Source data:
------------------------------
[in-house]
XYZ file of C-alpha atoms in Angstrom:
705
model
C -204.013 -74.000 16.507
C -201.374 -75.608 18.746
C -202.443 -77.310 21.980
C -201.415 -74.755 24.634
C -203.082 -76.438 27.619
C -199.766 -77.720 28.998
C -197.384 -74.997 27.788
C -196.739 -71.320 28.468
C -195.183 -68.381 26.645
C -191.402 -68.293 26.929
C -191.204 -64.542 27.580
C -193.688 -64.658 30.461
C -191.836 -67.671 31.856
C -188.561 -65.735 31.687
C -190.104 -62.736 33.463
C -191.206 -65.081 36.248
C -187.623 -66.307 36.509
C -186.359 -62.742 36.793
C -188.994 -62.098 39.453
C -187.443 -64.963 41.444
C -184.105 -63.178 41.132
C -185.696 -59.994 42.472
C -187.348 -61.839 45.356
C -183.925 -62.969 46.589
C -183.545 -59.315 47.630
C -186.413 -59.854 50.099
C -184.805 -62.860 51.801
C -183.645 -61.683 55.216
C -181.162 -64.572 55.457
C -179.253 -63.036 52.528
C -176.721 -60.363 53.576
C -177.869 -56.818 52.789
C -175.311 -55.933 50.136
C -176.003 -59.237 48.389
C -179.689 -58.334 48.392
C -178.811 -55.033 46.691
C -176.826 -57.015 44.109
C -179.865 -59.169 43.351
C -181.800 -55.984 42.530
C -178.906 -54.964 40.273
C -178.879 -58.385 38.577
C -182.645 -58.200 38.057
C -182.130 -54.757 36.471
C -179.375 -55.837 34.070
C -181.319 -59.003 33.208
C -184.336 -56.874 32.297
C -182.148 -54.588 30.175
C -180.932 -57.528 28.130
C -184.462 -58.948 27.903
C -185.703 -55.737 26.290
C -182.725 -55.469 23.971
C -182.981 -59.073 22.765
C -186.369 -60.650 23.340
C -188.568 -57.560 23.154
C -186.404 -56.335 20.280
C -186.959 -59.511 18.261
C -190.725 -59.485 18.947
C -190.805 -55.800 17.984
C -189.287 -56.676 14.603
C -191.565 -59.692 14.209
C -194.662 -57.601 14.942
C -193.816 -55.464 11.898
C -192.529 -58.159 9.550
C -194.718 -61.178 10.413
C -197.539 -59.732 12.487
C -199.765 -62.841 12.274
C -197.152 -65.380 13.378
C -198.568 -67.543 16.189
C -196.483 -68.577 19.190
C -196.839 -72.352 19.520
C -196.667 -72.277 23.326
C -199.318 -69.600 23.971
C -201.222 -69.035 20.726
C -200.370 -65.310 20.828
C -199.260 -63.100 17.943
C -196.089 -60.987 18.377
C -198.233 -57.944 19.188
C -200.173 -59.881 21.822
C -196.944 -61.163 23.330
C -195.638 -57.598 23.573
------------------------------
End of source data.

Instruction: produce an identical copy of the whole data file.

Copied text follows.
[in-house]
XYZ file of C-alpha atoms in Angstrom:
705
model
C -204.013 -74.000 16.507
C -201.374 -75.608 18.746
C -202.443 -77.310 21.980
C -201.415 -74.755 24.634
C -203.082 -76.438 27.619
C -199.766 -77.720 28.998
C -197.384 -74.997 27.788
C -196.739 -71.320 28.468
C -195.183 -68.381 26.645
C -191.402 -68.293 26.929
C -191.204 -64.542 27.580
C -193.688 -64.658 30.461
C -191.836 -67.671 31.856
C -188.561 -65.735 31.687
C -190.104 -62.736 33.463
C -191.206 -65.081 36.248
C -187.623 -66.307 36.509
C -186.359 -62.742 36.793
C -188.994 -62.098 39.453
C -187.443 -64.963 41.444
C -184.105 -63.178 41.132
C -185.696 -59.994 42.472
C -187.348 -61.839 45.356
C -183.925 -62.969 46.589
C -183.545 -59.315 47.630
C -186.413 -59.854 50.099
C -184.805 -62.860 51.801
C -183.645 -61.683 55.216
C -181.162 -64.572 55.457
C -179.253 -63.036 52.528
C -176.721 -60.363 53.576
C -177.869 -56.818 52.789
C -175.311 -55.933 50.136
C -176.003 -59.237 48.389
C -179.689 -58.334 48.392
C -178.811 -55.033 46.691
C -176.826 -57.015 44.109
C -179.865 -59.169 43.351
C -181.800 -55.984 42.530
C -178.906 -54.964 40.273
C -178.879 -58.385 38.577
C -182.645 -58.200 38.057
C -182.130 -54.757 36.471
C -179.375 -55.837 34.070
C -181.319 -59.003 33.208
C -184.336 -56.874 32.297
C -182.148 -54.588 30.175
C -180.932 -57.528 28.130
C -184.462 -58.948 27.903
C -185.703 -55.737 26.290
C -182.725 -55.469 23.971
C -182.981 -59.073 22.765
C -186.369 -60.650 23.340
C -188.568 -57.560 23.154
C -186.404 -56.335 20.280
C -186.959 -59.511 18.261
C -190.725 -59.485 18.947
C -190.805 -55.800 17.984
C -189.287 -56.676 14.603
C -191.565 -59.692 14.209
C -194.662 -57.601 14.942
C -193.816 -55.464 11.898
C -192.529 -58.159 9.550
C -194.718 -61.178 10.413
C -197.539 -59.732 12.487
C -199.765 -62.841 12.274
C -197.152 -65.380 13.378
C -198.568 -67.543 16.189
C -196.483 -68.577 19.190
C -196.839 -72.352 19.520
C -196.667 -72.277 23.326
C -199.318 -69.600 23.971
C -201.222 -69.035 20.726
C -200.370 -65.310 20.828
C -199.260 -63.100 17.943
C -196.089 -60.987 18.377
C -198.233 -57.944 19.188
C -200.173 -59.881 21.822
C -196.944 -61.163 23.330
C -195.638 -57.598 23.573